Something else that occurred to me- these sun sleeves would be great for someone who spends a lot of time on the road. When I drive for a couple of hours or more, a lot of times my left arm ends up a little darker than my right, because the sun’s rays of course¬†come right through the window while I’m driving. It would be easy to keep one or two of these in the car and pull on when needed.

And finally, I mentioned Sunny Shrugz in one of my photo captions above, and those are available for both adults and children as well. You can even get UV-blocking blanket and scarves.

What do you think? Would you give Sunny Sleevez a try? What family activities would you wear them during?

General Disclaimer- Floral

 

I received one or more of the products mentioned above for free using Tomoson.com. Regardless, I only recommend products or services I use personally and believe will be good for my readers.

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Fitness Friday: Intermittent Fasting

Oh the shame…

The past two or three weeks, I got off track with fitness and nutrition. That isn’t to say I completely stopped working out or running, but I seriously downgraded what I was doing. I also ate too much processed food…and a LOT of it. I totally binged through my toddler’s Easter candy (he helped me; don’t judge!).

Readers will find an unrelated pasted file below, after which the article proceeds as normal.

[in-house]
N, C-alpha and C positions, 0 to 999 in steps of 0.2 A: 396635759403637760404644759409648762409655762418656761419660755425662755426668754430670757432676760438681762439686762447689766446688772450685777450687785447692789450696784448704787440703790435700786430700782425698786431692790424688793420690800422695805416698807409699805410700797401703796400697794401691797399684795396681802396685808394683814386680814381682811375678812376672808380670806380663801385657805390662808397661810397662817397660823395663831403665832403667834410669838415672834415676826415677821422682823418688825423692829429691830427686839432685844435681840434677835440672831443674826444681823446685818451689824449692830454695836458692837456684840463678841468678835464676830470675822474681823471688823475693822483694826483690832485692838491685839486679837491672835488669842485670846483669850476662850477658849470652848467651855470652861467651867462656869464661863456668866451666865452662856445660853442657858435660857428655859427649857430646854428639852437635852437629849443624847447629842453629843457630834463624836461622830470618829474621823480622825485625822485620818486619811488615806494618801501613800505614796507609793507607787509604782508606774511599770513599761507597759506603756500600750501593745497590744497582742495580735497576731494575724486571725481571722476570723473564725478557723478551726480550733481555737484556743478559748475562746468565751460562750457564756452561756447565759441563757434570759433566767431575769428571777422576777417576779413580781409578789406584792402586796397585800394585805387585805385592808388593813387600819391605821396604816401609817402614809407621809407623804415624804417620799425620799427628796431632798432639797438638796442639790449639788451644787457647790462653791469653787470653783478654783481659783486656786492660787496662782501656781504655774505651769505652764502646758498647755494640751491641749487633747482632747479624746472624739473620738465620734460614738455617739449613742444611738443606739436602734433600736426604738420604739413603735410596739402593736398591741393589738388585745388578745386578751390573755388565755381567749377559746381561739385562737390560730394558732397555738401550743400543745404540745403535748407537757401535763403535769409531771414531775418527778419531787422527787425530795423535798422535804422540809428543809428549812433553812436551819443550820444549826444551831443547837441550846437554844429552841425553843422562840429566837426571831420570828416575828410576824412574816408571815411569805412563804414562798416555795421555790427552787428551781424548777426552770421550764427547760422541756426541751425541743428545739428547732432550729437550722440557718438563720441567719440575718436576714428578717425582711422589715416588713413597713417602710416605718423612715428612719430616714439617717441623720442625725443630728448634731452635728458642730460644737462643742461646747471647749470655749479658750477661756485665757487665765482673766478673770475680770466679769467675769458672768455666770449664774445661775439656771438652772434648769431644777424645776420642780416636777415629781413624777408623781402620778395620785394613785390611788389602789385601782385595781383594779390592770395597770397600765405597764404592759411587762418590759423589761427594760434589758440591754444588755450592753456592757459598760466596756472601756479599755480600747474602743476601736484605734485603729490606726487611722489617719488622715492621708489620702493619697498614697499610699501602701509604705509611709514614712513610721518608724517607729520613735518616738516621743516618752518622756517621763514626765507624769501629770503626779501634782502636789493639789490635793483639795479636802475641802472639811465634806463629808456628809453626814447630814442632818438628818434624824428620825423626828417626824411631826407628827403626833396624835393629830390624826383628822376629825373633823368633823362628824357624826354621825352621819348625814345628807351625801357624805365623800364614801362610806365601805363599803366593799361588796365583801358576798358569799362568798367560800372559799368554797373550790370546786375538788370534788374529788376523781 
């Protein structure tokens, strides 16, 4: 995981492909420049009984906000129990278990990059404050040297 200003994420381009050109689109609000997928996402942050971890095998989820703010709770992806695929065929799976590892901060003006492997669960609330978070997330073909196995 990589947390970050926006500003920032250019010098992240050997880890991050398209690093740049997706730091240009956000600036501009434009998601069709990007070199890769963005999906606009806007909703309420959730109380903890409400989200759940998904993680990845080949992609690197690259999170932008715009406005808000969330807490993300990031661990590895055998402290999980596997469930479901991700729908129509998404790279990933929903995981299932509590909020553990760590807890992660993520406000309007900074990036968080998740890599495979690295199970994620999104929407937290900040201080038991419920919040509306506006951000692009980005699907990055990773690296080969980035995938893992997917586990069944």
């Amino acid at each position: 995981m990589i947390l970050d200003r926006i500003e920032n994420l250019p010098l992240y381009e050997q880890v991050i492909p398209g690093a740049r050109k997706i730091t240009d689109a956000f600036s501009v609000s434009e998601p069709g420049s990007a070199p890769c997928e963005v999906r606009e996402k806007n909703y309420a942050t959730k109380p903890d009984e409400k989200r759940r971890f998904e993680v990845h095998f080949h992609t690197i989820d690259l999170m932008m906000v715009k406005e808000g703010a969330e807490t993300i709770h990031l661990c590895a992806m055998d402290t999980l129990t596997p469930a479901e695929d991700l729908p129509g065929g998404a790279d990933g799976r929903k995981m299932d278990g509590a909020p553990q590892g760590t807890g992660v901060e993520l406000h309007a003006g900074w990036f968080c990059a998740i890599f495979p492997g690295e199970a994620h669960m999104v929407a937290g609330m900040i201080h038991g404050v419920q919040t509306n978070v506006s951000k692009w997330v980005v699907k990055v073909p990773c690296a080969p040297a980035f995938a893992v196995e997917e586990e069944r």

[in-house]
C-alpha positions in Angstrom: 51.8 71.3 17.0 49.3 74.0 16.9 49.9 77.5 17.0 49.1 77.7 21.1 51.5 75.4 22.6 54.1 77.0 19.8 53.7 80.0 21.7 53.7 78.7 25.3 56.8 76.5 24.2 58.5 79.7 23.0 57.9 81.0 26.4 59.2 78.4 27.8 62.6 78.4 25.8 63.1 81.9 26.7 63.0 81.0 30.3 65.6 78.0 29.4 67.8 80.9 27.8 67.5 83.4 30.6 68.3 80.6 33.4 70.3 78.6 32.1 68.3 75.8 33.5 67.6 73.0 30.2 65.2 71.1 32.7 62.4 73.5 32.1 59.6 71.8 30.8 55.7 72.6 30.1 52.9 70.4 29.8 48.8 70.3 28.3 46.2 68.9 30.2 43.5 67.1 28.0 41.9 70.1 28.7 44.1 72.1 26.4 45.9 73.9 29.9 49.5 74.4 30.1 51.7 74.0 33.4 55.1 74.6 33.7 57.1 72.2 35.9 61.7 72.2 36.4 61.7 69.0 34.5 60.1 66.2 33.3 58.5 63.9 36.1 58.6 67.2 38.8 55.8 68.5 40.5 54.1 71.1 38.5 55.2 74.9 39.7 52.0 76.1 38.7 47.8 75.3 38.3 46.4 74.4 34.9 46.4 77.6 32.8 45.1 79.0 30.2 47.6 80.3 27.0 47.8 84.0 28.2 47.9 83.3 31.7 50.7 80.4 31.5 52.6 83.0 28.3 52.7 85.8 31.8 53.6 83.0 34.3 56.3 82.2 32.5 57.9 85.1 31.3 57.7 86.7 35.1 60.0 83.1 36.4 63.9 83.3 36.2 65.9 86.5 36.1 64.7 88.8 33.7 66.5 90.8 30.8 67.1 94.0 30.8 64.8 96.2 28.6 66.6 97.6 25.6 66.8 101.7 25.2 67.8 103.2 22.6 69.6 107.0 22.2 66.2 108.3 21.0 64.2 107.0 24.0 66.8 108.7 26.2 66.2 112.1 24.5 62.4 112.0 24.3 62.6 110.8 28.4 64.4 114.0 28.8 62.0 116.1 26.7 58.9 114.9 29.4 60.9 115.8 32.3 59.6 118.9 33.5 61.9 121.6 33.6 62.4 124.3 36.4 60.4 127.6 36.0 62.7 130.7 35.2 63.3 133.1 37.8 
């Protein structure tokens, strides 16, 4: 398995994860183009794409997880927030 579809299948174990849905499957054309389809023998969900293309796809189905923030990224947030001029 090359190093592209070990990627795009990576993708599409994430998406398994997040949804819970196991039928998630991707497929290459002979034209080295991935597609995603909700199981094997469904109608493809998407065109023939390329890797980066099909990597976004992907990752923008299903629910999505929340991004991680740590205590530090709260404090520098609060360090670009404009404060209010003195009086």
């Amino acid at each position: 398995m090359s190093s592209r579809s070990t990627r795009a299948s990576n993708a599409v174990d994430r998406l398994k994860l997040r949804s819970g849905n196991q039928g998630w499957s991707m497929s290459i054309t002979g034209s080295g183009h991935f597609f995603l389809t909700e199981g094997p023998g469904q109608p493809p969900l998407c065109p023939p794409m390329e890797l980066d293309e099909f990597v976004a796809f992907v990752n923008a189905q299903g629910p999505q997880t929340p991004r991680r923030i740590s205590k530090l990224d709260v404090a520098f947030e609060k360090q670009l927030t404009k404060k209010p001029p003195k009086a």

Sugar rush selfies!

It’s been a fun month. I’ve had family visiting, or I drove out and was visiting¬†them. I also got together with friends. There’s been lots of fatty foods and fun. But now it’s time to crack down. My jeans are snug again, so without stepping on the scale, I know that I’ve put fat back on around my middle (and everywhere, I guess). Even worse, these last couple of days, I’ve felt tired, sluggish, and bloated. I don’t like feeling this way.

Hubby will be home in just over two months. He’s been working out hard on his own, and I’m feeling a little competitive, hahah. In a healthy way, of course! One silver lining about taking it easy the last few weeks is that my right foot has barely bothered me. I was disappointed to bail on my half marathon this month because of it, but I’m hoping to run the Divas Half Marathon this fall. Several of my friends are interested in running with me, so I’m optimistic that this will be a blast!

Being realistic

I’ve become addicted attached to Instagram. I follow all these amazing fitness women, and it’s easy to look at them and want their bodies. But there are a couple of things I keep reminding myself.

First- we all have different body types and genetics.

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And second- whatever it takes to get me to that goal, that’s probably what it’s going to take to keep me there. So if I have to spend six hours in the gym every day to get the body I want, am I prepared to continue to spend six hours a day to keep it? I need to be realistic about what I can actually maintain.

Intermittent Fasting